Objective: To estimate the incidence, prevalence, and economic burden of secondary breast cancer brain metastases (BCBM) among a US-based population of patients with primary breast cancer.
Methods: Female patients diagnosed with secondary BCBM between 1/2002 and 12/2004 and with a brain or head diagnostic test within 30 days of the BCBM diagnosis were identified in a US commercial insurance claims database. A 12-month look-back period was used to identify patients with a breast cancer diagnosis and those with and without a history of BCBM. Patients were required to be continuously enrolled in their health plan for the duration of the study. Incident BCBM patients were matched to a control group of breast cancer patients with no evidence of BCBM. Patient characteristics at baseline, incidence and prevalence rates, and resource utilization and health care costs were determined.
Results: From 2002 to 2004, 779 incident and 995 prevalent BCBM patients and 8,518 primary breast cancer patients were identified. The incidence of BCBM during this time period was 9.1% (95% CI=8.5%, 9.8%); the prevalence of BCBM was 11.7% (95% CI=11.0%, 12.4%), with rates increasing from 2002 to 2004. About 22% of incident patients died (based on a proxy measure) during the follow-up period, an average of 158 days (95% CI=131.1, 183.9) from the index BCBM diagnosis. A 1:1 match of incident BCBM patients to controls resulted in 775 patients in each group. At 6 months follow-up (N=398), incident BCBM patients had significantly more hospital stays (mean 1.1 vs. 0.5, P<0.001) and remained hospitalized for a longer period (mean 8.0 days vs. 2.5 days, P<0.001) compared to controls. Incident BCBM patients also averaged more physician office visits (32.8 vs. 24.3, P<0.001) as well as pharmacy claims (56.0 vs. 39.1, P<0.001). Similar differences were found at 12 months (N=230). Average total costs for incident BCBM patients at 6 months were $60,045 compared to $28,193 for controls (P<0.001); this difference was driven by higher mean inpatient ($17,462 vs. $5,362, P<0.001) and outpatient ($26,209 vs. $11,652, P<0.001) costs among incident BCBM patients. At 12 months, higher mean total costs persisted in incident BCBM patients ($99,899 vs. $47,719, P<0.001). After adjusting for key variables, mean costs for these patients were 123% higher than those for control group patients.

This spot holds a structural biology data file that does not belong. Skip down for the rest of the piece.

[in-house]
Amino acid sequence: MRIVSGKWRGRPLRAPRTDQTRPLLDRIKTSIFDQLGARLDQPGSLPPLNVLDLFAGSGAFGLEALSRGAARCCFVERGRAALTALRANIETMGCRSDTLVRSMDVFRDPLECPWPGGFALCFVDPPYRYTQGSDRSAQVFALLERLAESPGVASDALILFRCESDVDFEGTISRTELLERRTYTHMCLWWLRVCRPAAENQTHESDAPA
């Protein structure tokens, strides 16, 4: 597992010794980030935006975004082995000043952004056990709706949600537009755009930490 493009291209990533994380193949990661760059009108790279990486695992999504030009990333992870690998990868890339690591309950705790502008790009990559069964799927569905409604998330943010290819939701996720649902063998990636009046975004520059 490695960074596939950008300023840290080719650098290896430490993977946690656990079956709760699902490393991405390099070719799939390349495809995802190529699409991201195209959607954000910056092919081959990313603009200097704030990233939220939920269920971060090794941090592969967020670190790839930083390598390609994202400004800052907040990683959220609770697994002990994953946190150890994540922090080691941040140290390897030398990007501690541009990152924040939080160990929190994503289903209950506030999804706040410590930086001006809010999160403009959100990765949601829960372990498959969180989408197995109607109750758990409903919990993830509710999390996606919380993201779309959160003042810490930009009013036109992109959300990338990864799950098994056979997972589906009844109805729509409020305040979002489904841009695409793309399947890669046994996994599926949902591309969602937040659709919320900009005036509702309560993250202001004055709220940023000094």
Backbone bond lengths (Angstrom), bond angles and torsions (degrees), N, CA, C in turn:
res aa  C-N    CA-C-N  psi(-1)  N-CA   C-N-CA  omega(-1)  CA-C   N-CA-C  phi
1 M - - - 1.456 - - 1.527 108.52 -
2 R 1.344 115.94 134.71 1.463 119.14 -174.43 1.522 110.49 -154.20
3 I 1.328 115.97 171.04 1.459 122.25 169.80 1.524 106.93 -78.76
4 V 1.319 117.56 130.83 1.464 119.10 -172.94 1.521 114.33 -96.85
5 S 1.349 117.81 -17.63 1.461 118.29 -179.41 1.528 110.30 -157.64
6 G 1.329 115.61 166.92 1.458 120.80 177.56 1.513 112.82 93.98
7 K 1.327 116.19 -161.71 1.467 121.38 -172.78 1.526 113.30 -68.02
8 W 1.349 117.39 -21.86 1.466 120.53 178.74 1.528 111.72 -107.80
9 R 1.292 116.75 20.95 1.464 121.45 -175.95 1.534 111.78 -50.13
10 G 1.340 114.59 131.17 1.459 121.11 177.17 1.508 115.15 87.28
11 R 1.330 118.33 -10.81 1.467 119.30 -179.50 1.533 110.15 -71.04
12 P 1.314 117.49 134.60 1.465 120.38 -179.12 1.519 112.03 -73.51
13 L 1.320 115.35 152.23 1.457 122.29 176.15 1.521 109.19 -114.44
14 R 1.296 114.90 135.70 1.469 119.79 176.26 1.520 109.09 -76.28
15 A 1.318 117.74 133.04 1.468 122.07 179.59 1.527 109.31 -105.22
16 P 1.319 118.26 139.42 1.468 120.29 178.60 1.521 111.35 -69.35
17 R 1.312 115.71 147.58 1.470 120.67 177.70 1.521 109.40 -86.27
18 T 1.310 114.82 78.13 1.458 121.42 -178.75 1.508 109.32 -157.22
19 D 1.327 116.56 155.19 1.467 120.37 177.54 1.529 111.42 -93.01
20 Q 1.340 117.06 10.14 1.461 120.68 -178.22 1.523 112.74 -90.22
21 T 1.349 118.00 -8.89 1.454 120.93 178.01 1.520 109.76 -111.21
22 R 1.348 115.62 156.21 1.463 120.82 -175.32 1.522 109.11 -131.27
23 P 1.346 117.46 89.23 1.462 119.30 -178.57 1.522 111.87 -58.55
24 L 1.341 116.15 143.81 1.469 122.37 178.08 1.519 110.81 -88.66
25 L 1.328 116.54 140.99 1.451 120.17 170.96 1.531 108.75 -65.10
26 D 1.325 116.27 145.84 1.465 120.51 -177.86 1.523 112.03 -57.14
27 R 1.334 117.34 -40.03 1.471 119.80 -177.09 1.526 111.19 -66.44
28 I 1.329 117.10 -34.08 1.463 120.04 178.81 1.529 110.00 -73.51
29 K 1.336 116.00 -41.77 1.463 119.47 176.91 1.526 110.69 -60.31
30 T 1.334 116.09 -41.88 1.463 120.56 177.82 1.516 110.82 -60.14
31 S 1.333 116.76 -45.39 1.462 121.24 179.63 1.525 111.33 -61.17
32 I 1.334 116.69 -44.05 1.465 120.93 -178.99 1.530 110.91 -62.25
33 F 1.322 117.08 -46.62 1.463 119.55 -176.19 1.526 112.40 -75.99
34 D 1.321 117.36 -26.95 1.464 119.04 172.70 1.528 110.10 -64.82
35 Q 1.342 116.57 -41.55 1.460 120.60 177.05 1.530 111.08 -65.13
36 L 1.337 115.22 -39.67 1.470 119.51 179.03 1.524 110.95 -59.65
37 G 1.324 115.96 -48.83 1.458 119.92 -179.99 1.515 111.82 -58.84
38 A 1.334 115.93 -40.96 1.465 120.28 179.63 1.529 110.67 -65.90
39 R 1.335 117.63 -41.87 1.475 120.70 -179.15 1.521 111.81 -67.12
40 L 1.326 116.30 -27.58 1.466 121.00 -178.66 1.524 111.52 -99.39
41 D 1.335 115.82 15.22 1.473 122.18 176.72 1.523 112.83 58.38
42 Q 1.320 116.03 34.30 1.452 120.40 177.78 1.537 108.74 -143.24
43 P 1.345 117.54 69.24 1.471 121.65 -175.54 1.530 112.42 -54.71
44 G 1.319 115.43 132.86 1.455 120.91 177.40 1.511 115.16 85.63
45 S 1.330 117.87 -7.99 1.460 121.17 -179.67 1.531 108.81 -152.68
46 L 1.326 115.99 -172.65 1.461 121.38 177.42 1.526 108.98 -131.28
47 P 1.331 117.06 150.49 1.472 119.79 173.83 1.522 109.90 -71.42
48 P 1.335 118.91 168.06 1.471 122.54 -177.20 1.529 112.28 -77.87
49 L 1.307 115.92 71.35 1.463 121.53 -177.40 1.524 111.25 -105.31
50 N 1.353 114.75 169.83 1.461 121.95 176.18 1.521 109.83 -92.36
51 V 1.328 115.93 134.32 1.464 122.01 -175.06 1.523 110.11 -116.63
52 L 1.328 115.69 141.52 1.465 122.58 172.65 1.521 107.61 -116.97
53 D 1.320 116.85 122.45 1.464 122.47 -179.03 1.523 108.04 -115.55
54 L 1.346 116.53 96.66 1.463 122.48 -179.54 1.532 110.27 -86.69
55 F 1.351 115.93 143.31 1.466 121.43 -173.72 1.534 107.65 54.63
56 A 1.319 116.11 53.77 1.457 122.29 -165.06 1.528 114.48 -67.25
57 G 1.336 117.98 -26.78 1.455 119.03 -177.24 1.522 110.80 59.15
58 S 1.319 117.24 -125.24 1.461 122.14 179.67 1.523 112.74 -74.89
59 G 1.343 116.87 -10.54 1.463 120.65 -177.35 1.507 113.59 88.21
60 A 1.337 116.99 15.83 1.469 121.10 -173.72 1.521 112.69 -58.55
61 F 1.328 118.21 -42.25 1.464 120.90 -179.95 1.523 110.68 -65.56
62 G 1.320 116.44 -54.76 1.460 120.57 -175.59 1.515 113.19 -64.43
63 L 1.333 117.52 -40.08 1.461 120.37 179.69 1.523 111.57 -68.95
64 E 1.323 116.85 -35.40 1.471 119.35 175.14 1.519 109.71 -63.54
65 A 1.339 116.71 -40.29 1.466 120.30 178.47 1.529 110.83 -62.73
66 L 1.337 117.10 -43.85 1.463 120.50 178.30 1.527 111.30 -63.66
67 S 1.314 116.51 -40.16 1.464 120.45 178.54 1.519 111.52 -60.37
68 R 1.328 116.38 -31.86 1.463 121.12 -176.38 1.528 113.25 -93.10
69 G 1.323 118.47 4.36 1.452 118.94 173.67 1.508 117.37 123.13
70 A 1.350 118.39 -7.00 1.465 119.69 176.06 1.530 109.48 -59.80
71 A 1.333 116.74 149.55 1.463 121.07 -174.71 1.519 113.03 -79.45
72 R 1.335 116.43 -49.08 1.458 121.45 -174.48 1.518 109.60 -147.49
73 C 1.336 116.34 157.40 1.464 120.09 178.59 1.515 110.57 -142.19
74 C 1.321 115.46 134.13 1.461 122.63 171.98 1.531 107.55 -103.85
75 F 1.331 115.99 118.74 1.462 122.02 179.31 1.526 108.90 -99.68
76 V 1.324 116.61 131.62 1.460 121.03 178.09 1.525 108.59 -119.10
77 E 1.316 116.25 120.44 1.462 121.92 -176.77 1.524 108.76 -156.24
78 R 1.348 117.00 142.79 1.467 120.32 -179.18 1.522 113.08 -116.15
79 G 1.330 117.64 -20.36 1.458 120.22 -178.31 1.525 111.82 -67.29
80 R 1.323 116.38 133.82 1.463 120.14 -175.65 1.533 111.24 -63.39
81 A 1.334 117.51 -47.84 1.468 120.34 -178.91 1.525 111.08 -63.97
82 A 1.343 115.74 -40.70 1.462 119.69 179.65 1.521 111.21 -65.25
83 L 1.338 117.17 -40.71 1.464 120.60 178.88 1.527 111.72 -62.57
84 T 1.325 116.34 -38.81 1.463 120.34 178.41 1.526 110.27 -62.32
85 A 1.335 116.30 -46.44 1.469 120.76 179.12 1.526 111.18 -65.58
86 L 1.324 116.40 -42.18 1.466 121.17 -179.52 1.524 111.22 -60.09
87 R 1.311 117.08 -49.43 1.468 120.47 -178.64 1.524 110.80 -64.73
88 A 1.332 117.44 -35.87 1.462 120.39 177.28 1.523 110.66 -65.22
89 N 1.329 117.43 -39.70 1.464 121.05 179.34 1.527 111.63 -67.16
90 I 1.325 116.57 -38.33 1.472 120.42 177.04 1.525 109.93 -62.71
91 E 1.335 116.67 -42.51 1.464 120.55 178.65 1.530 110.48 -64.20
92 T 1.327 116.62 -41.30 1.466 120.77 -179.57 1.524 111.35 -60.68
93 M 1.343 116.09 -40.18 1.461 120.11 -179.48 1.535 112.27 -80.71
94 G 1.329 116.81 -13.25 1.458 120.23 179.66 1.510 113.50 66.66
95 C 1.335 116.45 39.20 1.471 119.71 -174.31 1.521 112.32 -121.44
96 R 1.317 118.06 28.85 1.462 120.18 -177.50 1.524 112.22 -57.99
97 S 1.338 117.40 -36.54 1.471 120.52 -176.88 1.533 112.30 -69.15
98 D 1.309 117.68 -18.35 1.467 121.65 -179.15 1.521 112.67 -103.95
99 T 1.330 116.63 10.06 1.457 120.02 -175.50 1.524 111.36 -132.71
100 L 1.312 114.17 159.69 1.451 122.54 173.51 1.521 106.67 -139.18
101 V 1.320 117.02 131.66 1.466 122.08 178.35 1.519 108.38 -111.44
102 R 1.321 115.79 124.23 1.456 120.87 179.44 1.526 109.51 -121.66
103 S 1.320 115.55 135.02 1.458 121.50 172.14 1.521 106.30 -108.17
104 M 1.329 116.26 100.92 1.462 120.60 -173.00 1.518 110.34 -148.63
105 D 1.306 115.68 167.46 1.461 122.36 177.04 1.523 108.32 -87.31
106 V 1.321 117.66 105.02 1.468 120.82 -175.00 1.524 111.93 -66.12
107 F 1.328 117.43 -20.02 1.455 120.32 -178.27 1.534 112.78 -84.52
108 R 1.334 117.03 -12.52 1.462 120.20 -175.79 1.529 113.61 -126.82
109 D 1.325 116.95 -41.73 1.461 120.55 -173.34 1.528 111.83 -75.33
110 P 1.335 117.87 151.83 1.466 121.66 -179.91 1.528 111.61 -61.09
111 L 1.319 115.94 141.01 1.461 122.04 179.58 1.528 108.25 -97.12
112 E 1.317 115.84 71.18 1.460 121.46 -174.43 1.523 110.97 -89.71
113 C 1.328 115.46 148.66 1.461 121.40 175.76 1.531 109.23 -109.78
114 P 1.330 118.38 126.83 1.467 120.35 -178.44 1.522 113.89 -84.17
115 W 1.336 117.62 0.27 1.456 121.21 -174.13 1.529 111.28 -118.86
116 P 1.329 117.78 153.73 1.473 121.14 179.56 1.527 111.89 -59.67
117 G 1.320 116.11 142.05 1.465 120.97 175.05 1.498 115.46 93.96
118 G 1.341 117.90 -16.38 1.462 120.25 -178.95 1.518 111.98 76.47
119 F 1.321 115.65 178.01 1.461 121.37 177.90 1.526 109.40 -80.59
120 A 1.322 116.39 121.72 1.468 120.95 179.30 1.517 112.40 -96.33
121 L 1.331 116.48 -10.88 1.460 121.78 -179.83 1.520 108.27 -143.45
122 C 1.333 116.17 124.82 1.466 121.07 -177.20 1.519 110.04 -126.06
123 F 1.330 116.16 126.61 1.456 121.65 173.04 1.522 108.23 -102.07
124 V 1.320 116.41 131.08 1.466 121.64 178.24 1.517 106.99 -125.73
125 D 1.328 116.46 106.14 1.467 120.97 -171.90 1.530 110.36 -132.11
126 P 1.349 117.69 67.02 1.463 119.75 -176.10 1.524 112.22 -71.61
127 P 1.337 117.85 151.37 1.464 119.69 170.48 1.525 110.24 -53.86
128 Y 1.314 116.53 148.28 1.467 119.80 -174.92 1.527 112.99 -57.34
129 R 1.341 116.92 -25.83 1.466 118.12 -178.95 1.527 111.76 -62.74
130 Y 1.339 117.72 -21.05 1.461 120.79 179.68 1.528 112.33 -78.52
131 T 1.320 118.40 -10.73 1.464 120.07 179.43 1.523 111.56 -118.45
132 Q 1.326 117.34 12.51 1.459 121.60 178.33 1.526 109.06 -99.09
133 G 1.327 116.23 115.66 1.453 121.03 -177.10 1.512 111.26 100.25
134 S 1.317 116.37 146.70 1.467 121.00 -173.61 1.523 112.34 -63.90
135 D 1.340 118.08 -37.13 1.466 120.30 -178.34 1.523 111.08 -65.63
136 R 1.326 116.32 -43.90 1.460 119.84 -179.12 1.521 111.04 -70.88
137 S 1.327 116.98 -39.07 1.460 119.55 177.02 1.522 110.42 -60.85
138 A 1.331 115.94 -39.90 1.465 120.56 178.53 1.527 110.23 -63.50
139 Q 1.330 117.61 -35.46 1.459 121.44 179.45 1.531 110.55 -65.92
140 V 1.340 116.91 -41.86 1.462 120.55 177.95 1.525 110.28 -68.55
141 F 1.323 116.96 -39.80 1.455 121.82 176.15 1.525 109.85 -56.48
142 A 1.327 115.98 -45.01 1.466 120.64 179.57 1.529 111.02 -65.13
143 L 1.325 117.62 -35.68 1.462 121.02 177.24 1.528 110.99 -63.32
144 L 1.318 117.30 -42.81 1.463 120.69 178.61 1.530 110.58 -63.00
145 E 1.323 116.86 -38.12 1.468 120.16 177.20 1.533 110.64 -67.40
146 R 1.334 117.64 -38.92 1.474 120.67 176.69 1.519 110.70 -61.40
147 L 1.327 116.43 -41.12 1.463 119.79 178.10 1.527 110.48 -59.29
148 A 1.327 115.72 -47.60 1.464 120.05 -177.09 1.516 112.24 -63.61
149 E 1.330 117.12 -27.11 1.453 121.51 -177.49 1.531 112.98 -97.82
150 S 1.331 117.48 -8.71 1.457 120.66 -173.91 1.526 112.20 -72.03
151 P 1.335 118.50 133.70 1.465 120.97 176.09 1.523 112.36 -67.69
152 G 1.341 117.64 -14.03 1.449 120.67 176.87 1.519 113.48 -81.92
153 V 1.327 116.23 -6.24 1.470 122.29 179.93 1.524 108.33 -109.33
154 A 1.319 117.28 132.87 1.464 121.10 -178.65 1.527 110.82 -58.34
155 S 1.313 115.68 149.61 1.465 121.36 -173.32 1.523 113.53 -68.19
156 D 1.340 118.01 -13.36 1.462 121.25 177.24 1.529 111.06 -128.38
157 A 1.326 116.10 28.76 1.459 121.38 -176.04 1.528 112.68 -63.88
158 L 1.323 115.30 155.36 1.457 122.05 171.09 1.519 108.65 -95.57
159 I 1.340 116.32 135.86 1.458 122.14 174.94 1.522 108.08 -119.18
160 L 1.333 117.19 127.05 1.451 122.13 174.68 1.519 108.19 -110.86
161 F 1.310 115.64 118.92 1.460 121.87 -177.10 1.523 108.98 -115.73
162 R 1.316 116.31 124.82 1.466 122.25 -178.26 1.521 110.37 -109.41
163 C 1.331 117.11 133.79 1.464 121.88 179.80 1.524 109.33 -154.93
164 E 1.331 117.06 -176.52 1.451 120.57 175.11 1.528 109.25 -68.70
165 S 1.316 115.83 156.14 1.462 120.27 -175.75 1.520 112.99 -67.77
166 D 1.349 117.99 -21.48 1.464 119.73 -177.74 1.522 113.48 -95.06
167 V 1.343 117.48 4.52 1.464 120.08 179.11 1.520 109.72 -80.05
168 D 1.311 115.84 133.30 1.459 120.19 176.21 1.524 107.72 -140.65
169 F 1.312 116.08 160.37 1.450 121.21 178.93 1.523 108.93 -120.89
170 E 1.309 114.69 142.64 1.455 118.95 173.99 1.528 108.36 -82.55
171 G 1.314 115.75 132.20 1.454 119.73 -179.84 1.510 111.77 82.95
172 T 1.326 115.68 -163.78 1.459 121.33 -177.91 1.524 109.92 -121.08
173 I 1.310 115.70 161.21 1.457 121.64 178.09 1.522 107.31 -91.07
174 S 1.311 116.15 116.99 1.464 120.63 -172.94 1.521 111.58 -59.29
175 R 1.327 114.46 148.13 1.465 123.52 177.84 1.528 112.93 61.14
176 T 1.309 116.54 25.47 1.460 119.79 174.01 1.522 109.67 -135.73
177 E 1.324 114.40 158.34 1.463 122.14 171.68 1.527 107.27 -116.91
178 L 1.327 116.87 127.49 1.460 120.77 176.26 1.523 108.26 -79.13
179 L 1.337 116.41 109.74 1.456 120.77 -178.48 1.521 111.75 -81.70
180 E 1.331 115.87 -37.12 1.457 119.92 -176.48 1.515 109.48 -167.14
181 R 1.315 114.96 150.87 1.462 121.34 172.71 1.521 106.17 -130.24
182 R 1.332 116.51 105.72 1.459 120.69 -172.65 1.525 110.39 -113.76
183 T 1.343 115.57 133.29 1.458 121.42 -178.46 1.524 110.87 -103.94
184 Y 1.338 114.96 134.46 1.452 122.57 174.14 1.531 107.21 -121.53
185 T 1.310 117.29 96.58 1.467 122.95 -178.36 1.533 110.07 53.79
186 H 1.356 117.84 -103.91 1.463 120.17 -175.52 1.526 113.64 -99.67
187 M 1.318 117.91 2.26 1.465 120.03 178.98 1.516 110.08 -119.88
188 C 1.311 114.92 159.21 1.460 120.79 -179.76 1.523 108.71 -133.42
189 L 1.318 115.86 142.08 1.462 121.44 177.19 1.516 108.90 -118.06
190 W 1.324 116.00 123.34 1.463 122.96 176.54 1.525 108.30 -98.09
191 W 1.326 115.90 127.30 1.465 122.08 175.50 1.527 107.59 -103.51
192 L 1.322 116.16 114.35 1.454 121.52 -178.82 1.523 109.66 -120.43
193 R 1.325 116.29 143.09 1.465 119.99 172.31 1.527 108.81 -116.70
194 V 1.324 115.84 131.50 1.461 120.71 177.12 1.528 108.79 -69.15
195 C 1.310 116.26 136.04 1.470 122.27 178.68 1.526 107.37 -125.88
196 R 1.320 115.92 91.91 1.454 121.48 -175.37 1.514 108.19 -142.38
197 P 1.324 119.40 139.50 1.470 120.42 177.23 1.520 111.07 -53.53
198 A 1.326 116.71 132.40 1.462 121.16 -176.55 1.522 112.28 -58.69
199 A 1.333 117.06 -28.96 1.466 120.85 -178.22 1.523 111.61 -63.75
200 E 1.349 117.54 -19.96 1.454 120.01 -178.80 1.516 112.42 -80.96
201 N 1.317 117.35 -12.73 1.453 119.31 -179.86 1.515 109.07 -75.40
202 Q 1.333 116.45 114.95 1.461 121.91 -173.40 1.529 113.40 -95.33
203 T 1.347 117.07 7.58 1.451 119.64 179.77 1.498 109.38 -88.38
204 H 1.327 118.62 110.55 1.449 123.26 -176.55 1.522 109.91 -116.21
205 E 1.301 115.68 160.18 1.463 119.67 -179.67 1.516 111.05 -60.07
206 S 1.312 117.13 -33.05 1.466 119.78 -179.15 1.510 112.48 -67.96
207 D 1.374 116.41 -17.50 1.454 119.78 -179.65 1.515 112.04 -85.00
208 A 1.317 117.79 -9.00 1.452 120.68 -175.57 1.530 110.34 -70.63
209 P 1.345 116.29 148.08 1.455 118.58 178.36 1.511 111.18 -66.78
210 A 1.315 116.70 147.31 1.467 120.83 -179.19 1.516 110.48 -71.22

Conclusions: Secondary BCBM is a common occurrence among breast cancer patients, with rates increasing over time. Breast cancer patients with secondary BCBM incurred significantly more health care resources following diagnosis compared to those with breast cancer but no BCBM. Mean total costs for BCBM patients were more than double those of patients without BCBM at 6 and 12 months. The increasing prevalence and economic burden associated with BCBM suggests an unmet need that could be filled with newer treatments that improve breast cancer outcomes, including the prevention or delay of BCBM.